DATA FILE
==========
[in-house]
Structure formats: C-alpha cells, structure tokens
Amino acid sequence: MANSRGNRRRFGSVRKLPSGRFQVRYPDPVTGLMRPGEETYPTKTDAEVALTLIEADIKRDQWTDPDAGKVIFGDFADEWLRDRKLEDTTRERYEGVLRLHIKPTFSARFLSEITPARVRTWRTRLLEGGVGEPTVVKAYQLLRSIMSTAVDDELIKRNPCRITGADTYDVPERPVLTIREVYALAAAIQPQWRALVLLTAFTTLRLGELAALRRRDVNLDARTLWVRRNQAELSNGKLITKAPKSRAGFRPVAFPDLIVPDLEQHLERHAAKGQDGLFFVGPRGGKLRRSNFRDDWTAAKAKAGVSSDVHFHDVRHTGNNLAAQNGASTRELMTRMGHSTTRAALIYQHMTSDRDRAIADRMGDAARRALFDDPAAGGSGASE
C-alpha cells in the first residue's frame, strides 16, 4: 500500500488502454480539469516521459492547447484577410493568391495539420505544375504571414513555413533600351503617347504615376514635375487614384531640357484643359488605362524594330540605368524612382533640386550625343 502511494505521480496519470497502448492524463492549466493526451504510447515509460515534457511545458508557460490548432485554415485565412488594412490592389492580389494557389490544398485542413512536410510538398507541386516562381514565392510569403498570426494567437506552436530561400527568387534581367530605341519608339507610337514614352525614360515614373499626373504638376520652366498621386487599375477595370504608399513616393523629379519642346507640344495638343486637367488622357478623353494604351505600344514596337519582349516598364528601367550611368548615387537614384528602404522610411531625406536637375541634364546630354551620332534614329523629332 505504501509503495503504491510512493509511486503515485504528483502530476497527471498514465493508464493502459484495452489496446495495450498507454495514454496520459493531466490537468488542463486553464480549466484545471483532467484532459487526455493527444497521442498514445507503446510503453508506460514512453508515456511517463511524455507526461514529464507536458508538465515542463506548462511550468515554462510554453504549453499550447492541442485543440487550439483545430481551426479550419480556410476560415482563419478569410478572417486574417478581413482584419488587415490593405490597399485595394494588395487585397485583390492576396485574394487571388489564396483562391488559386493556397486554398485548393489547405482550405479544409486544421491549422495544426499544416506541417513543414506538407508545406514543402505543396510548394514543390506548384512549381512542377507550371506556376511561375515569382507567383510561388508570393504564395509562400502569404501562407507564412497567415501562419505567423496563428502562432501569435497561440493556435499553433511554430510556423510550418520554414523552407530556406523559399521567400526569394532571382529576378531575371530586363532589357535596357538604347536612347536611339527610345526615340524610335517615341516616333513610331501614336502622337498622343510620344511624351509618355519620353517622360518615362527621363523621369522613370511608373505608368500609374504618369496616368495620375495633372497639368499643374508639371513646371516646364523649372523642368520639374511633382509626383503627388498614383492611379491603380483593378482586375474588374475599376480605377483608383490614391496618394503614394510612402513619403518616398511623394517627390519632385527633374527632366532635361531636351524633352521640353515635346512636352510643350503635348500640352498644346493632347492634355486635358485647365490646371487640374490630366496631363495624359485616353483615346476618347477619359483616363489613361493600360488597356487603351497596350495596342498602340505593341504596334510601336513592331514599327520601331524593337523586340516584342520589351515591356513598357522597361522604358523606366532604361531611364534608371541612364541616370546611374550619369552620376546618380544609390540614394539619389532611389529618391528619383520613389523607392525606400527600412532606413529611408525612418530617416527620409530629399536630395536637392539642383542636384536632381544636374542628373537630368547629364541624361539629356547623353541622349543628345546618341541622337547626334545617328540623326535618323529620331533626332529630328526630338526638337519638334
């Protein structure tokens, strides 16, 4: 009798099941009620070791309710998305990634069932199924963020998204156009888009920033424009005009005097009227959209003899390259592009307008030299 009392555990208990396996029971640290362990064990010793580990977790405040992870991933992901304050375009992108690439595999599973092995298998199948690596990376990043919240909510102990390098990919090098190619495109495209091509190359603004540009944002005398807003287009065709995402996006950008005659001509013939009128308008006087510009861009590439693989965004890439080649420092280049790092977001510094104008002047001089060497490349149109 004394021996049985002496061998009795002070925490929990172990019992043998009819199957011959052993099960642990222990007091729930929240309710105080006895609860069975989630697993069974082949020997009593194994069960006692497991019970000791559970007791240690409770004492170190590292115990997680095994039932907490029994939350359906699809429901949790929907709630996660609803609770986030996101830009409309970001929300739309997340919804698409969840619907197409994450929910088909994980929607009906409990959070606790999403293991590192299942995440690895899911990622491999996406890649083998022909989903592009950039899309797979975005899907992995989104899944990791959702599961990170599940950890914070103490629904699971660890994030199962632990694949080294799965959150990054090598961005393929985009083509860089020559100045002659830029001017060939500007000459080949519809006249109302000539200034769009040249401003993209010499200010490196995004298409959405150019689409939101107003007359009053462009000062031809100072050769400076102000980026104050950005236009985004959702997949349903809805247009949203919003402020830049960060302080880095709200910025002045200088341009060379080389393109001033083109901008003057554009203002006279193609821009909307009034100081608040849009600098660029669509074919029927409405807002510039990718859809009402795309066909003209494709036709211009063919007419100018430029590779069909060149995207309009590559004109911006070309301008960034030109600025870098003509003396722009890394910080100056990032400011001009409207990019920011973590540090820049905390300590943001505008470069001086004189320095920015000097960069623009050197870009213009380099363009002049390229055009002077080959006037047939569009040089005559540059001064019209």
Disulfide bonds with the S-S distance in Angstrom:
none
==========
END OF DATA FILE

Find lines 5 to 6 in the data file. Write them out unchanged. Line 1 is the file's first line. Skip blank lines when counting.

């Protein structure tokens, strides 16, 4: 009798099941009620070791309710998305990634069932199924963020998204156009888009920033424009005009005097009227959209003899390259592009307008030299 009392555990208990396996029971640290362990064990010793580990977790405040992870991933992901304050375009992108690439595999599973092995298998199948690596990376990043919240909510102990390098990919090098190619495109495209091509190359603004540009944002005398807003287009065709995402996006950008005659001509013939009128308008006087510009861009590439693989965004890439080649420092280049790092977001510094104008002047001089060497490349149109 004394021996049985002496061998009795002070925490929990172990019992043998009819199957011959052993099960642990222990007091729930929240309710105080006895609860069975989630697993069974082949020997009593194994069960006692497991019970000791559970007791240690409770004492170190590292115990997680095994039932907490029994939350359906699809429901949790929907709630996660609803609770986030996101830009409309970001929300739309997340919804698409969840619907197409994450929910088909994980929607009906409990959070606790999403293991590192299942995440690895899911990622491999996406890649083998022909989903592009950039899309797979975005899907992995989104899944990791959702599961990170599940950890914070103490629904699971660890994030199962632990694949080294799965959150990054090598961005393929985009083509860089020559100045002659830029001017060939500007000459080949519809006249109302000539200034769009040249401003993209010499200010490196995004298409959405150019689409939101107003007359009053462009000062031809100072050769400076102000980026104050950005236009985004959702997949349903809805247009949203919003402020830049960060302080880095709200910025002045200088341009060379080389393109001033083109901008003057554009203002006279193609821009909307009034100081608040849009600098660029669509074919029927409405807002510039990718859809009402795309066909003209494709036709211009063919007419100018430029590779069909060149995207309009590559004109911006070309301008960034030109600025870098003509003396722009890394910080100056990032400011001009409207990019920011973590540090820049905390300590943001505008470069001086004189320095920015000097960069623009050197870009213009380099363009002049390229055009002077080959006037047939569009040089005559540059001064019209």
Disulfide bonds with the S-S distance in Angstrom: